See how the colors line up? That's what I want.

And then...

I have my yarn, so next I need to determine what Gladys We calls "the magic number." This is the number of stitches I need to cast on to ensure that the colors line up properly. To find the magic number, I engage in a week-long ceremony in a sweat lodge, fasting, until I have a vision. No, actually, I just lay out a single strand of the yarn -

-and mark off the point where I want to start my cast on (that's why there's a paper clip).

Then I do a backwards loop cast on, also known as the "e loop." This is a horrible cast on. If Bonnie ever catches you casting on your projects this way, she will tell you to stop, or she will flinch and turn away. However, it's the only cast on that works well for a pooling project, so it's a necessary (and ugly) evil. I keep casting on stitches until the yarn tail is almost gone, leaving just a piggy tail that I can weave in with a crochet hook later.

Math time

Once I cast on all my stitches, I need to count them, because of course I didn't count them as I went along (what am I, some kind of...knitter who counts things?). My current project has 76 stitches. Next, I pick out a lace motif that works with the number of stitches I have, accounting for a decent number of border stitches.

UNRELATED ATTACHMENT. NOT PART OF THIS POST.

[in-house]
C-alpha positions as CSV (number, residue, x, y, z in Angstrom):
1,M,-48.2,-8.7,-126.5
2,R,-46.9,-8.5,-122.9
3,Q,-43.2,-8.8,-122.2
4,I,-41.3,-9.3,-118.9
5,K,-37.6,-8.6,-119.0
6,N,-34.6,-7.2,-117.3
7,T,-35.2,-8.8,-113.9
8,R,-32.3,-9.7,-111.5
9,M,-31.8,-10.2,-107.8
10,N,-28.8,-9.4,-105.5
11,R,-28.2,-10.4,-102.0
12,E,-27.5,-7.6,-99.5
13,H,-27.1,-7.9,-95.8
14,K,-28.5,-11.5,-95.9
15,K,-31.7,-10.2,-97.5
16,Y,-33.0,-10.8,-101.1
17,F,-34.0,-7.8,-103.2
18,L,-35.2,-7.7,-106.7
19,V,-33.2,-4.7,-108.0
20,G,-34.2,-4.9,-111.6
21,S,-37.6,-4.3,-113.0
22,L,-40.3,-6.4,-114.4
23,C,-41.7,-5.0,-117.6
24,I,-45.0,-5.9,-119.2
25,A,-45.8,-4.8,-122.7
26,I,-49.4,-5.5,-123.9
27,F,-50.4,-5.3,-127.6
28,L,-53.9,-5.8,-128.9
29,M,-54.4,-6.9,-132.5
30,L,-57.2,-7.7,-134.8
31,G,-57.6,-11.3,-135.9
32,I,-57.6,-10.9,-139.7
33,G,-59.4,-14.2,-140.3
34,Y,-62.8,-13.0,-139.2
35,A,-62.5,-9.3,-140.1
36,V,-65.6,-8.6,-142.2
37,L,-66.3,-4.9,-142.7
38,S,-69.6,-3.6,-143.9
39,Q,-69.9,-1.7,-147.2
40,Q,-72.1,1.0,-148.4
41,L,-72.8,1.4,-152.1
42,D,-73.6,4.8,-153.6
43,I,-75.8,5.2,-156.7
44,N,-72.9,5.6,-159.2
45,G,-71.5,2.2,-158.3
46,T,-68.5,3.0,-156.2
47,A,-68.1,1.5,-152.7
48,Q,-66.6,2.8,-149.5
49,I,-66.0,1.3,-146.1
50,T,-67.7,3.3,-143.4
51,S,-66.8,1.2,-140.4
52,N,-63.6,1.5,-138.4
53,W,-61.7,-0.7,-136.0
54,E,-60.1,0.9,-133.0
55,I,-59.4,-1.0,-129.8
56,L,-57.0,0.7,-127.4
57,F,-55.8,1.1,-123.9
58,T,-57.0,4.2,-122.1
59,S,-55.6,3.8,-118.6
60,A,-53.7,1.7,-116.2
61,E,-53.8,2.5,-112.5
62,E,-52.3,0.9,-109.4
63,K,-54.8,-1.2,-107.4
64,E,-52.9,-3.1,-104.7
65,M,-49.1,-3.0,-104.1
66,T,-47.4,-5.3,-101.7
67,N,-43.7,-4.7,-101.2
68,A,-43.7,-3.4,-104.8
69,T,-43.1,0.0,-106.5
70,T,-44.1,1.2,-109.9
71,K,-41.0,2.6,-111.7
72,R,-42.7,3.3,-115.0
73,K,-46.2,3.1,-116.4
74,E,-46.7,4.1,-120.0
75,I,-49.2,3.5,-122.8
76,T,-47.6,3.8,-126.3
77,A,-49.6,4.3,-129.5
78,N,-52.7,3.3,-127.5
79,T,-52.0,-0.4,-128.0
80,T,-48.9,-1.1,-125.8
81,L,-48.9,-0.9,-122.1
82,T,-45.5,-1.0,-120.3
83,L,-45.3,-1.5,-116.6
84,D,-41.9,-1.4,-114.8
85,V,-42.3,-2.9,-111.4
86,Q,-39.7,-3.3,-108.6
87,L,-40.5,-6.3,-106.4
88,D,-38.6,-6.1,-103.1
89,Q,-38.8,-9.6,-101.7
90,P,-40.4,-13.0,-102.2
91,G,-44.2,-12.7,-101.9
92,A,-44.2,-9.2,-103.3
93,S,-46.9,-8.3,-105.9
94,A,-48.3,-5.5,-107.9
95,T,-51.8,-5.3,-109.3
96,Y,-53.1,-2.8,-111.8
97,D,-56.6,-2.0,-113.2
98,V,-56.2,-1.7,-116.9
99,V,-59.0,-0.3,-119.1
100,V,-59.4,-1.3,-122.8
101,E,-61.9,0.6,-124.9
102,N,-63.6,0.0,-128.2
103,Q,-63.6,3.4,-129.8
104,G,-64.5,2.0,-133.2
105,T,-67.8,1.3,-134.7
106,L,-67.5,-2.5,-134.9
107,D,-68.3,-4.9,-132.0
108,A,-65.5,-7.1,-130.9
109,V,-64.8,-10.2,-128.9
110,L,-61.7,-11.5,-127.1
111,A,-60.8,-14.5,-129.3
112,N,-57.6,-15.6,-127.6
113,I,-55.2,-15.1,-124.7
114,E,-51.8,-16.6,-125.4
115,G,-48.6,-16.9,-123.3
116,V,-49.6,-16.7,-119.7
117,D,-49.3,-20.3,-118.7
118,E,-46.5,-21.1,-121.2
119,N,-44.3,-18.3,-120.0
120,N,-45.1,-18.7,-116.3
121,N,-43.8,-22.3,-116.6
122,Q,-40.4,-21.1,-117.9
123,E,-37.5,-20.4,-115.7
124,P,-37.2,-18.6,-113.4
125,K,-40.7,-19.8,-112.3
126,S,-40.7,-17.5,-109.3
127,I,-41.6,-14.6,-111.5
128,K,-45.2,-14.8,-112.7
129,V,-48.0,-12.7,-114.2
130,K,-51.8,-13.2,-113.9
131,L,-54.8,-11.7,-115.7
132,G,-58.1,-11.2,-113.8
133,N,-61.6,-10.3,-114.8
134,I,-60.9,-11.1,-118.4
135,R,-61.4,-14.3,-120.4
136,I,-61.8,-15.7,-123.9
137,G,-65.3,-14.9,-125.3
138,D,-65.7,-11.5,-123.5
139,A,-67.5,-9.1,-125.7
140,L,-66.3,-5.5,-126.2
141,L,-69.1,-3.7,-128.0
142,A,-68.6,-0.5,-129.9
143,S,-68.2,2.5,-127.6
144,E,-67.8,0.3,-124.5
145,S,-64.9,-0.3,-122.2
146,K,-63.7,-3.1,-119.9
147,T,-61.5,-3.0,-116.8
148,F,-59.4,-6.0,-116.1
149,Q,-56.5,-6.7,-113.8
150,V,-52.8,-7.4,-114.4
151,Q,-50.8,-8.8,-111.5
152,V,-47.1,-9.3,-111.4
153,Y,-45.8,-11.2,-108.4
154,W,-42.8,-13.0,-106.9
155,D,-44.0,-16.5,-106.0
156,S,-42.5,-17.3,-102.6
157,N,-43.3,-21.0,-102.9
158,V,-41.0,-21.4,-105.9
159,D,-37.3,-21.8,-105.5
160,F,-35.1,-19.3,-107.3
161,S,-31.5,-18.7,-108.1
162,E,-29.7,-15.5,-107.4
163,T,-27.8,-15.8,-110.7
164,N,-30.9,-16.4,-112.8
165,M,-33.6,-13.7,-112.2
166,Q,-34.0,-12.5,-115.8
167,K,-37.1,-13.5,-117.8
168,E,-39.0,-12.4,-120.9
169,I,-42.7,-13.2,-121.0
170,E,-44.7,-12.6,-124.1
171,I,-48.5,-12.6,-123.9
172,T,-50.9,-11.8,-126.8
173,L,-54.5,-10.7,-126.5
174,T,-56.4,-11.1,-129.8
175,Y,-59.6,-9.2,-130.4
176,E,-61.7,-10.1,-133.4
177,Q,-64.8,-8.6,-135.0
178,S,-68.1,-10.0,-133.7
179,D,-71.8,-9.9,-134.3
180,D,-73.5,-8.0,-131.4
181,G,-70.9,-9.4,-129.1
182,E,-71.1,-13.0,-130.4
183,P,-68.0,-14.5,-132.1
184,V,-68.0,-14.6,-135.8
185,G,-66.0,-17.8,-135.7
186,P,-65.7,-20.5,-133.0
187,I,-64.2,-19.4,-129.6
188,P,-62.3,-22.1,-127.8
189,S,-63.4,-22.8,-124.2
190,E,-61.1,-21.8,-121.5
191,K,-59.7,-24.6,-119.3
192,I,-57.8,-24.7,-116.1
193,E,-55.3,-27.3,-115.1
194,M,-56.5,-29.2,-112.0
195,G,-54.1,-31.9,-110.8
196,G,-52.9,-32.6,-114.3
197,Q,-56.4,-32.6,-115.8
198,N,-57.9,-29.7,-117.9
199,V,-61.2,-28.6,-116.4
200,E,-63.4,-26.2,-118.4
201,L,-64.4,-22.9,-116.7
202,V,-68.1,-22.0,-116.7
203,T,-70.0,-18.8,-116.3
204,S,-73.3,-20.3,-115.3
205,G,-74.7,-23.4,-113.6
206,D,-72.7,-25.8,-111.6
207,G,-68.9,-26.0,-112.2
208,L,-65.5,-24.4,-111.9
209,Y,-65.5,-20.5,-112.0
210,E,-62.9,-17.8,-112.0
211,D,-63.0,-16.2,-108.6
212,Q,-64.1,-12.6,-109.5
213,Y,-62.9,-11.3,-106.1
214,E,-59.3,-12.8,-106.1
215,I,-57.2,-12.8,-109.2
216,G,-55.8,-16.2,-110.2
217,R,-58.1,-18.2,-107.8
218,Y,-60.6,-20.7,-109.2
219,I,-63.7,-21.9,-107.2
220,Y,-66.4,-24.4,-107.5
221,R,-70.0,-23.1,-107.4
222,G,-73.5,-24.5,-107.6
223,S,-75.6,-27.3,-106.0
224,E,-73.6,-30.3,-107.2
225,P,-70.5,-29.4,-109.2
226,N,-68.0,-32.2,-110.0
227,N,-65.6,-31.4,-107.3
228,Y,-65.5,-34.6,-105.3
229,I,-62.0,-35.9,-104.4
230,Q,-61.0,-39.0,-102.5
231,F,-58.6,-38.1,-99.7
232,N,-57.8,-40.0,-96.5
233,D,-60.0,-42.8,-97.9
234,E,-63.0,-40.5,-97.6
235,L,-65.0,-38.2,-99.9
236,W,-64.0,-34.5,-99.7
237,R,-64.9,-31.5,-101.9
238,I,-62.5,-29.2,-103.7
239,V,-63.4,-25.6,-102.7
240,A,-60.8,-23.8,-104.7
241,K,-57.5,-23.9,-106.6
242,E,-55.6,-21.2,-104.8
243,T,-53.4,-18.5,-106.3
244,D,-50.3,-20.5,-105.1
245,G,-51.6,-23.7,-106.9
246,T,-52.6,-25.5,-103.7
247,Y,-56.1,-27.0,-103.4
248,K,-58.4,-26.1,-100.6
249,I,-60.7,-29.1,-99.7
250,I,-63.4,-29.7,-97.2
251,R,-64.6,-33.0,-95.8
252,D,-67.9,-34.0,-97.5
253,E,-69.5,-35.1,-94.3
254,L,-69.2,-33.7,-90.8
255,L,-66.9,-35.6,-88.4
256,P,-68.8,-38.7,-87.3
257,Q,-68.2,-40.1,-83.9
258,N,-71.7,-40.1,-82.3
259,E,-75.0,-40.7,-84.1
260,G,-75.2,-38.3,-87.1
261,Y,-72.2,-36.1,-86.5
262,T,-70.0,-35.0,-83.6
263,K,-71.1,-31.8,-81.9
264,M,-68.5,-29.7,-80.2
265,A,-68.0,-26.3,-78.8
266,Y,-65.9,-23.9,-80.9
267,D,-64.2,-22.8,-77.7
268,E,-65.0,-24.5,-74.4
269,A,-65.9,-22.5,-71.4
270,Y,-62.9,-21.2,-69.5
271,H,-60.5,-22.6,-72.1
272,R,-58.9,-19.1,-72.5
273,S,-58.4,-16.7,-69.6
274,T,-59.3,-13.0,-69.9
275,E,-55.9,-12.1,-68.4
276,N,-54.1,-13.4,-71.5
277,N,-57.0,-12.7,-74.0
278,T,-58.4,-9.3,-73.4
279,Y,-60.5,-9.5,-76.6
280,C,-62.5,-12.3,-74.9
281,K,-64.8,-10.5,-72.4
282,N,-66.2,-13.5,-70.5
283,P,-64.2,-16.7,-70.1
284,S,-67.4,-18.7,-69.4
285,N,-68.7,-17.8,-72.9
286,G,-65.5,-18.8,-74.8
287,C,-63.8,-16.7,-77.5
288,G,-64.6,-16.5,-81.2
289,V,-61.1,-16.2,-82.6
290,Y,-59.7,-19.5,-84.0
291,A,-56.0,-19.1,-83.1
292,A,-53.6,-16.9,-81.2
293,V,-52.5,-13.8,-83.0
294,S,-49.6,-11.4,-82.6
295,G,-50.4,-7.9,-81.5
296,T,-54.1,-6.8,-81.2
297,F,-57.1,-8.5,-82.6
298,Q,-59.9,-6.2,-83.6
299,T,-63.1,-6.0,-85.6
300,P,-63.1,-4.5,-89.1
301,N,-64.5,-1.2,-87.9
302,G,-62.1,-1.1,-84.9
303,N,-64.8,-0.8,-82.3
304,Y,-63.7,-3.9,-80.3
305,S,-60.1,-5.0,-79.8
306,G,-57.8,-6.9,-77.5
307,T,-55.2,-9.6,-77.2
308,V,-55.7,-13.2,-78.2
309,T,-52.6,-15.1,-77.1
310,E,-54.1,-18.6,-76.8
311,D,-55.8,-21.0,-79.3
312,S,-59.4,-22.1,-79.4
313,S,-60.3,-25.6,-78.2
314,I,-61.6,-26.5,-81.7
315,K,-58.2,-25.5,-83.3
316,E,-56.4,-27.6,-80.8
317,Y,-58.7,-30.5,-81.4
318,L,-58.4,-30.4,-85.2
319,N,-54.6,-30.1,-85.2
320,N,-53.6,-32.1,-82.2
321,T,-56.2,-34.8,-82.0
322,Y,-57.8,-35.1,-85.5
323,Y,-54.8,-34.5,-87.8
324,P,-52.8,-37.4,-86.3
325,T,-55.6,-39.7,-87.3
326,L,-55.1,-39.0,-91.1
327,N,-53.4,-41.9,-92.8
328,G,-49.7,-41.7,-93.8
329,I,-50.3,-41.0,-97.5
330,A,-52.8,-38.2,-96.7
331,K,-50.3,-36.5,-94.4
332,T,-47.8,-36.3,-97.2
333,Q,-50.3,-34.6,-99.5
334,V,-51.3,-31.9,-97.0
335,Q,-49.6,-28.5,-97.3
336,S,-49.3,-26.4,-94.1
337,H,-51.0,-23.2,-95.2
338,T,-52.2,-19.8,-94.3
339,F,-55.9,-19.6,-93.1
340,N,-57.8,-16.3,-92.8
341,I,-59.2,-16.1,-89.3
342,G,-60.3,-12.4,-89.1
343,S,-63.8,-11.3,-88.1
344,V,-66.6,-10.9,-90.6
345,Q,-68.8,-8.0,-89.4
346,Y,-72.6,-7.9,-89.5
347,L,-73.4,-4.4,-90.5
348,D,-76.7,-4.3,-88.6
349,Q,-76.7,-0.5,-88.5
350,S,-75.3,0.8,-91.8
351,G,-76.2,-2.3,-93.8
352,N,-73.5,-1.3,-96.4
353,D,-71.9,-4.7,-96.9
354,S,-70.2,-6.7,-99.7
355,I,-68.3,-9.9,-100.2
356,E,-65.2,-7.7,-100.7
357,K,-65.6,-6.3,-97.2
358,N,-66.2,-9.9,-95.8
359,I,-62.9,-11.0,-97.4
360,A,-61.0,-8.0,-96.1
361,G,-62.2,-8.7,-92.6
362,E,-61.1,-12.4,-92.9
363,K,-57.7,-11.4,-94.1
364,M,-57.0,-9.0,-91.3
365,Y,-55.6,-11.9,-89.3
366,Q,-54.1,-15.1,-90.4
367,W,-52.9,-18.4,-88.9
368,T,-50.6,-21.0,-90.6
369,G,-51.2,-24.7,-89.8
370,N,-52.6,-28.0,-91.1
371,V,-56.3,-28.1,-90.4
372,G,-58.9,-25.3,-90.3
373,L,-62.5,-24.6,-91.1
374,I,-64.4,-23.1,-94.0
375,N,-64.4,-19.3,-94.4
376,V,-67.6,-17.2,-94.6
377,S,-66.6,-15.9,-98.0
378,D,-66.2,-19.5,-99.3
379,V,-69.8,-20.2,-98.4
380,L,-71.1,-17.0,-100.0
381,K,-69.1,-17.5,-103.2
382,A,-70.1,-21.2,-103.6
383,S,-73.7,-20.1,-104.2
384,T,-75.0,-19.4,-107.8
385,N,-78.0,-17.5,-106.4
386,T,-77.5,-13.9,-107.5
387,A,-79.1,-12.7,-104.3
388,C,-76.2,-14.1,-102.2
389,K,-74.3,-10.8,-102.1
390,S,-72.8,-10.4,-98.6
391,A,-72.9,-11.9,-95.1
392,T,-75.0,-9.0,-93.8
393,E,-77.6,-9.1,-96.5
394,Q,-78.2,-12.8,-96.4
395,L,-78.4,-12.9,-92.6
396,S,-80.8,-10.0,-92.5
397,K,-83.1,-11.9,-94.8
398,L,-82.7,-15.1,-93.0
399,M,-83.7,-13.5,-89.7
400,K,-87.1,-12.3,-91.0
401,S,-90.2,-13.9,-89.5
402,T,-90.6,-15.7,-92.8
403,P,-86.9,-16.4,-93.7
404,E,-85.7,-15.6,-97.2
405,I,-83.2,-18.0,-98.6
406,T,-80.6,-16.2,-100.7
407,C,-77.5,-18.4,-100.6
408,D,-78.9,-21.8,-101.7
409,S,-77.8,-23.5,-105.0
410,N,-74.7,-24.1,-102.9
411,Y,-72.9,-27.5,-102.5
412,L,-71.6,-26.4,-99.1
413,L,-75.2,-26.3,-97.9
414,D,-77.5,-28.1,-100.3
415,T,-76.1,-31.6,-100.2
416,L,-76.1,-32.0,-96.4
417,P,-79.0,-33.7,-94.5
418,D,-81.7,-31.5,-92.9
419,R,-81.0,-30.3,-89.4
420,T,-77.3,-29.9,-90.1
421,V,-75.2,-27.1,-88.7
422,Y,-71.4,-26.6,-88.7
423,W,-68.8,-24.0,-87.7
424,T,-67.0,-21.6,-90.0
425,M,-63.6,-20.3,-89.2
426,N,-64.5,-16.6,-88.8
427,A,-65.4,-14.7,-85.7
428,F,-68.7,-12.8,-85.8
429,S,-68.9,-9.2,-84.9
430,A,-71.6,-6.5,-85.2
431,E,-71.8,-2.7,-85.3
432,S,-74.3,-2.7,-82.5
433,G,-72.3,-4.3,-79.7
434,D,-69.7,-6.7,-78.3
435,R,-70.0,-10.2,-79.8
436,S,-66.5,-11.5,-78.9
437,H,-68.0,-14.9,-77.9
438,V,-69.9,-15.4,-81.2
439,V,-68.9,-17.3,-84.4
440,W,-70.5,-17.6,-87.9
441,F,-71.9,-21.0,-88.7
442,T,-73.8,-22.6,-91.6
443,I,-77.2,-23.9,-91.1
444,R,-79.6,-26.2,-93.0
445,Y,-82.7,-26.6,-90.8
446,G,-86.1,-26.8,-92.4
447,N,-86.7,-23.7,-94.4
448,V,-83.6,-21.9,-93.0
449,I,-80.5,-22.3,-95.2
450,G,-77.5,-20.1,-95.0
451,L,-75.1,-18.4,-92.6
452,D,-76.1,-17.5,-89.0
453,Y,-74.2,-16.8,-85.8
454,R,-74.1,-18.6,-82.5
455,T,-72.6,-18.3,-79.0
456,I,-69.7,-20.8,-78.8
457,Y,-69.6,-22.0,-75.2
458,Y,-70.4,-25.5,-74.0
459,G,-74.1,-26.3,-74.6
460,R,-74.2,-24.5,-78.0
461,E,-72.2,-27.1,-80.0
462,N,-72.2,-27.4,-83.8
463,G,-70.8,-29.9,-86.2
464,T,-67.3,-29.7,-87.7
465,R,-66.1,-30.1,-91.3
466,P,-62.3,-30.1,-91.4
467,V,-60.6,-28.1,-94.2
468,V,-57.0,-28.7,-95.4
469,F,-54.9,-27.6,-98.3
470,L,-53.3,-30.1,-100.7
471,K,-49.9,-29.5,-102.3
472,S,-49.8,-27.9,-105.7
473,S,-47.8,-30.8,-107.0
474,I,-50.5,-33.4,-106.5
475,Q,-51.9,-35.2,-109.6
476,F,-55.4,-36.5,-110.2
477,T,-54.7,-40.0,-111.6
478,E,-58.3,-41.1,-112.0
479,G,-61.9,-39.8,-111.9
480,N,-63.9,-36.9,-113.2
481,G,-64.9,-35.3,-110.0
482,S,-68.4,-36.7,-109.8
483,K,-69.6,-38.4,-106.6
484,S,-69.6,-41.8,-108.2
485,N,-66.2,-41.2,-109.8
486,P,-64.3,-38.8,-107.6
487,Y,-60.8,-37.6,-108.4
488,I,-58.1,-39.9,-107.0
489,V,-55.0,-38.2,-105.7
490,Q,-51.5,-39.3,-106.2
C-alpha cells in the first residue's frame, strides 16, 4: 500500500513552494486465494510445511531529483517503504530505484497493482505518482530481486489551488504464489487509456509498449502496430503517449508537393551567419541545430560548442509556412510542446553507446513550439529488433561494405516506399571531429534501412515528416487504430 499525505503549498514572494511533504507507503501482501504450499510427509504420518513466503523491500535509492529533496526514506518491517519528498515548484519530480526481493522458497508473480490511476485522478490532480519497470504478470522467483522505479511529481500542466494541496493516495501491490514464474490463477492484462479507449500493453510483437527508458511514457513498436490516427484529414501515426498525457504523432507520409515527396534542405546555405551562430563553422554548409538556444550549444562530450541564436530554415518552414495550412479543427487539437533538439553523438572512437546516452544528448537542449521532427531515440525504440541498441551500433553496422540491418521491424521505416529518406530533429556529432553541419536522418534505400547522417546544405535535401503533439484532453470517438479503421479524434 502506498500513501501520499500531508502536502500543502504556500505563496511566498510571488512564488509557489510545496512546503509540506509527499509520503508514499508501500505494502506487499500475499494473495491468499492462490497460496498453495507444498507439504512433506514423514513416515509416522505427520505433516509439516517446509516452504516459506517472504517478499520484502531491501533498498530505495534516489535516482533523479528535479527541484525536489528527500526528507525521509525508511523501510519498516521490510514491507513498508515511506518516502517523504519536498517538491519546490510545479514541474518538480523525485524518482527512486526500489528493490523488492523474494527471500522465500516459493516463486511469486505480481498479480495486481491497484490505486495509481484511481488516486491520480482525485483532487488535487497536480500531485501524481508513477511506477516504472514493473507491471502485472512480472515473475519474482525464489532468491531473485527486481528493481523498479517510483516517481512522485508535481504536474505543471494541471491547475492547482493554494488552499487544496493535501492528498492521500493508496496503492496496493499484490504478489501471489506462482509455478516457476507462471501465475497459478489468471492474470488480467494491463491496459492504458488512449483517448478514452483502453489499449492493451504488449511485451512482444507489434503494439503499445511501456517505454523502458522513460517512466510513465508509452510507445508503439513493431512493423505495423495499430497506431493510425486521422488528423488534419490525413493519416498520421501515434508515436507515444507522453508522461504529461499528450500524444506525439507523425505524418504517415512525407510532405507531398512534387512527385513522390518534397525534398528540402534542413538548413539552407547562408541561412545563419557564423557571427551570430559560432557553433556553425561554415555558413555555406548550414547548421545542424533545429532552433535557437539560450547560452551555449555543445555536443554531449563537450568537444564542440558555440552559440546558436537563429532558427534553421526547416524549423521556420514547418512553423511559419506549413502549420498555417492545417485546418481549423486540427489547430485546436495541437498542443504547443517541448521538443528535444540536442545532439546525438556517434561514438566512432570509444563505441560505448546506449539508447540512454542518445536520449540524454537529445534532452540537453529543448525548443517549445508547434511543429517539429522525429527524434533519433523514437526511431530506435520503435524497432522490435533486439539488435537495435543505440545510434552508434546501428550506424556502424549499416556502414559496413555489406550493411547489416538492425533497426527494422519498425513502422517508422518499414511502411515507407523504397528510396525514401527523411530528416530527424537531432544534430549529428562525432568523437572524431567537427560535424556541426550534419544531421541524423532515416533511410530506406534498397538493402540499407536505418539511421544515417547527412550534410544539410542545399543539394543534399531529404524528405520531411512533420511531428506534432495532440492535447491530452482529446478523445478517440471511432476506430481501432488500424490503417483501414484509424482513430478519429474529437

As it turns out, Miss We's "Pooling Rivulets" pattern works well for me. The lace repeat is 12 stitches plus 4, plus border stitches. 12 multiplied by 5 is 60, plus 4 is 64. I'm working with 6 border stitches on either side (a total of 12), so my lace pattern of 64 stitches + 12 stitches works out to 76. Tada! Magic. Or math. You know, whichever.

Knitting time!

To begin, I knit an even number of rows in garter stitch (knitting every row). Then the real tension starts as I begin knitting the lace pattern. No, I don't mean, "I'm moving in two weeks and I just lost my job and my cat just died," kind of tension (although a little bit of that, too...I live for drama). I mean that I need to adjust my knitting tension every few stitches to ensure that the colors line up, accounting for yarnovers and their corresponding decreases. Some of my stitches are loose and just...hideous, while some of them are so tight that I have trouble muscling them around on the needles.

I tink back (or un-knit) regularly if it looks like my pooling isn't turning out quite right. In fact, I think I tink more than I knit.

Is It Worth It?

Depends on what kind of knitter you are. If you want an easy, mindless project, then no, this technique is not for you (incidentally, I also have another project on the needles right now that is nothing but row after row of stockinette). If you want a challenge with beautiful results that will make non-knitters and knitters alike say, "Wow! How did you do that?" then intentional pooling is a lot of fun.